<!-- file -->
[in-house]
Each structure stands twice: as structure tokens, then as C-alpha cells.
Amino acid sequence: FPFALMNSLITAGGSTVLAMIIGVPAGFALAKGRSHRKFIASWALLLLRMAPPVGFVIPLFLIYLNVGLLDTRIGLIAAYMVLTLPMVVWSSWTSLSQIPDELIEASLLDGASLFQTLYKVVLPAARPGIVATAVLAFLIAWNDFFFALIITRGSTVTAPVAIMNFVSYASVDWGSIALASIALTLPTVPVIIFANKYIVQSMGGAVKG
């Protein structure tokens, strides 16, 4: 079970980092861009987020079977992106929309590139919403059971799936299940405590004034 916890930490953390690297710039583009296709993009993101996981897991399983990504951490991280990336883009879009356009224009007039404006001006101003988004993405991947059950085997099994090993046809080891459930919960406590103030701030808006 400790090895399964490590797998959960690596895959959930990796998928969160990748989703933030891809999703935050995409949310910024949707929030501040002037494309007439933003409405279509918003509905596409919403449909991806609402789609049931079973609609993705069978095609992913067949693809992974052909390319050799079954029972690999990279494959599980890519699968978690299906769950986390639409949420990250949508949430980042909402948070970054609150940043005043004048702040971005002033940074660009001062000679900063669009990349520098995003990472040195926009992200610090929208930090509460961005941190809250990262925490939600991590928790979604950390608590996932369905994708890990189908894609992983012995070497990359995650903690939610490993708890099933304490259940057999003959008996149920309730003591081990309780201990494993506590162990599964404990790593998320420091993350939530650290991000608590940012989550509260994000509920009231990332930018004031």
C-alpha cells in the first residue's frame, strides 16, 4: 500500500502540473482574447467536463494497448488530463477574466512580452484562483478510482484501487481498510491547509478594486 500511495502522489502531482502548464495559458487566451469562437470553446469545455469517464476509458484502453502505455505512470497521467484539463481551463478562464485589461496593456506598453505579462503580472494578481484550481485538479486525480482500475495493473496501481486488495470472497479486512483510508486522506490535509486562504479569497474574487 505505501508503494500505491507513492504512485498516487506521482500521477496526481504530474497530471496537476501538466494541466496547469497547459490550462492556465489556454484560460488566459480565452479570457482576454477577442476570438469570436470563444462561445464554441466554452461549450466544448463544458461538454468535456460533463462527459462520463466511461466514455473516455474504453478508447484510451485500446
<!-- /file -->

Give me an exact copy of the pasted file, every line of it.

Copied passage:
[in-house]
Each structure stands twice: as structure tokens, then as C-alpha cells.
Amino acid sequence: FPFALMNSLITAGGSTVLAMIIGVPAGFALAKGRSHRKFIASWALLLLRMAPPVGFVIPLFLIYLNVGLLDTRIGLIAAYMVLTLPMVVWSSWTSLSQIPDELIEASLLDGASLFQTLYKVVLPAARPGIVATAVLAFLIAWNDFFFALIITRGSTVTAPVAIMNFVSYASVDWGSIALASIALTLPTVPVIIFANKYIVQSMGGAVKG
């Protein structure tokens, strides 16, 4: 079970980092861009987020079977992106929309590139919403059971799936299940405590004034 916890930490953390690297710039583009296709993009993101996981897991399983990504951490991280990336883009879009356009224009007039404006001006101003988004993405991947059950085997099994090993046809080891459930919960406590103030701030808006 400790090895399964490590797998959960690596895959959930990796998928969160990748989703933030891809999703935050995409949310910024949707929030501040002037494309007439933003409405279509918003509905596409919403449909991806609402789609049931079973609609993705069978095609992913067949693809992974052909390319050799079954029972690999990279494959599980890519699968978690299906769950986390639409949420990250949508949430980042909402948070970054609150940043005043004048702040971005002033940074660009001062000679900063669009990349520098995003990472040195926009992200610090929208930090509460961005941190809250990262925490939600991590928790979604950390608590996932369905994708890990189908894609992983012995070497990359995650903690939610490993708890099933304490259940057999003959008996149920309730003591081990309780201990494993506590162990599964404990790593998320420091993350939530650290991000608590940012989550509260994000509920009231990332930018004031």
C-alpha cells in the first residue's frame, strides 16, 4: 500500500502540473482574447467536463494497448488530463477574466512580452484562483478510482484501487481498510491547509478594486 500511495502522489502531482502548464495559458487566451469562437470553446469545455469517464476509458484502453502505455505512470497521467484539463481551463478562464485589461496593456506598453505579462503580472494578481484550481485538479486525480482500475495493473496501481486488495470472497479486512483510508486522506490535509486562504479569497474574487 505505501508503494500505491507513492504512485498516487506521482500521477496526481504530474497530471496537476501538466494541466496547469497547459490550462492556465489556454484560460488566459480565452479570457482576454477577442476570438469570436470563444462561445464554441466554452461549450466544448463544458461538454468535456460533463462527459462520463466511461466514455473516455474504453478508447484510451485500446